Results big and small have converged to transform the community and propel a shift to a culture where health is a shared value for all. The project’s success is a result of fostering an exceptional level of engagement among residents and partners; implementing an integrated, evidence-based approach; and nurturing supportive environments — especially food and built environments. Throughout the project, MHIF has rigorously measured and reported outcomes, and developed leadership approaches that are being replicated. Today, the project continues to capture the attention of health care thought leaders on regional, national and international levels.
Read our Nine Year Impact Report about the project to learn more.
Population-level Impact of a Community-wide Weight Challenge
Research published by the Minneapolis Heart Institute Foundation® online in Obesity Science and Practice in March 2018 shows that a weight management challenge targeting an entire community may help overweight or obese participants lose weight and healthy weight participants avoid weight gain. The research showed that a low-intensity weight management challenge in a rural Minnesota community was associated with a modest, but statistically significant, average weight loss of 2 percent (about 4 pounds) over one year among adults who were overweight or obese at enrollment.
The community-wide weight challenge was conducted in conjunction with Hearts Beat Back: The Heart of New Ulm Project (HONU), which is designed to reduce community members’ risk factors for cardiovascular disease (CVD). HONU is a population health demonstration project of the Minneapolis Heart Institute Foundation in partnership with Allina Health’s New Ulm Medical Center and the community of New Ulm, Minn.
“Since the HONU Project began in 2009, we had observed some rather impressive improvements in CVD risk factors among community members, such as blood pressure and cholesterol control, as well as increased fruit and vegetable consumption. But we really had not seen a noticeable improvement in body weight,” said Rebecca Lindberg, MPH, RD, director of population health from Minneapolis Heart Institute Foundation, and member of the research team. “Given the single health care system in New Ulm and existing HONU population health surveillance activities using the electronic health record, this study offered an uncommon opportunity to gauge the impact of a weight management challenge across the entire community.” Access the study here.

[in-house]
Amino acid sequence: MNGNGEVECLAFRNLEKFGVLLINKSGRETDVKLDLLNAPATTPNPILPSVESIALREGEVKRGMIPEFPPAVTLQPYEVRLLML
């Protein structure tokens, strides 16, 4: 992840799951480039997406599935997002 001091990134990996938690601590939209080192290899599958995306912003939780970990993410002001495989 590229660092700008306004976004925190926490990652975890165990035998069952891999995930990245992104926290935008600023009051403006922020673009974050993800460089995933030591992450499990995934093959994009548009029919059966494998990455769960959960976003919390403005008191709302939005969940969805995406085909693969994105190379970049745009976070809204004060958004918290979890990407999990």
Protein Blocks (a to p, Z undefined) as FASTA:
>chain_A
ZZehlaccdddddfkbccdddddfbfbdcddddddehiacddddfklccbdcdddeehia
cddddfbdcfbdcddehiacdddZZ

Improving the Rural Restaurant Food Environment
In the January 2018 issue of Public Health Nutrition, new research published by the Minneapolis Heart Institute Foundation shows that a community-wide program aimed at improving the rural restaurant food environment may hold promise for increasing the availability, identification and promotion of healthier food and beverage options.
The research showed that over an 18-month period, across all restaurants in the rural Minnesota community of New Ulm, the availability of non-fried vegetable offerings increased from 63 percent to 84 percent. The availability of fruit offerings increased from 41 percent to 53 percent, and the offerings of smaller portions and whole grains also increased. While all restaurants evaluated in the community made improvements in healthy menu practices, restaurants that participated in a community-wide program with a simple-to-implement intervention were more likely to meet or adopt those healthy practices than those that did not participate in the program.
“In a community where obesity and low fruit and vegetable consumption have been identified as problems, we were very pleased to see an increase in the number of restaurants that offer fruit and vegetables and smaller portions,” said Rebecca Lindberg, MPH, RD, director of population health from Minneapolis Heart Institute Foundation, and member of the research team. “This represents a significant improvement in the food environment of this rural community.” Access the study here.
Metabolic Syndrome and Lifestyle Changes
In the June 2017 issue of Preventive Medicine Reports, researchers from the Minneapolis Heart Institute Foundation®(MHIF) and Allina Health published findings of a study that examined two-year changes in key lifestyle risk metrics and incident metabolic syndrome in adults. The retrospective cohort study used data on metabolic syndrome free adults from Hearts Beat Back: The Heart of New Ulm Project, which is a 10-year population health research project being conducted by MHIF in partnership with Allina Health’s New Ulm Medical Center in New Ulm, Minn.
Dr. Thomas Knickelbine, a cardiologist and MHIF research physician, said, “We found that a primary predictor for incident metabolic syndrome over a two-year study timeframe was change in optimal lifestyle score based on four behavioral risk factors, including smoking, alcohol use, fruit/vegetable consumption, and physical activity. As compared to improving poor lifestyle habits, maintaining a healthy lifestyle seemed to be most helpful in avoiding metabolic syndrome over the two-year study timeframe.” Read the full study results here.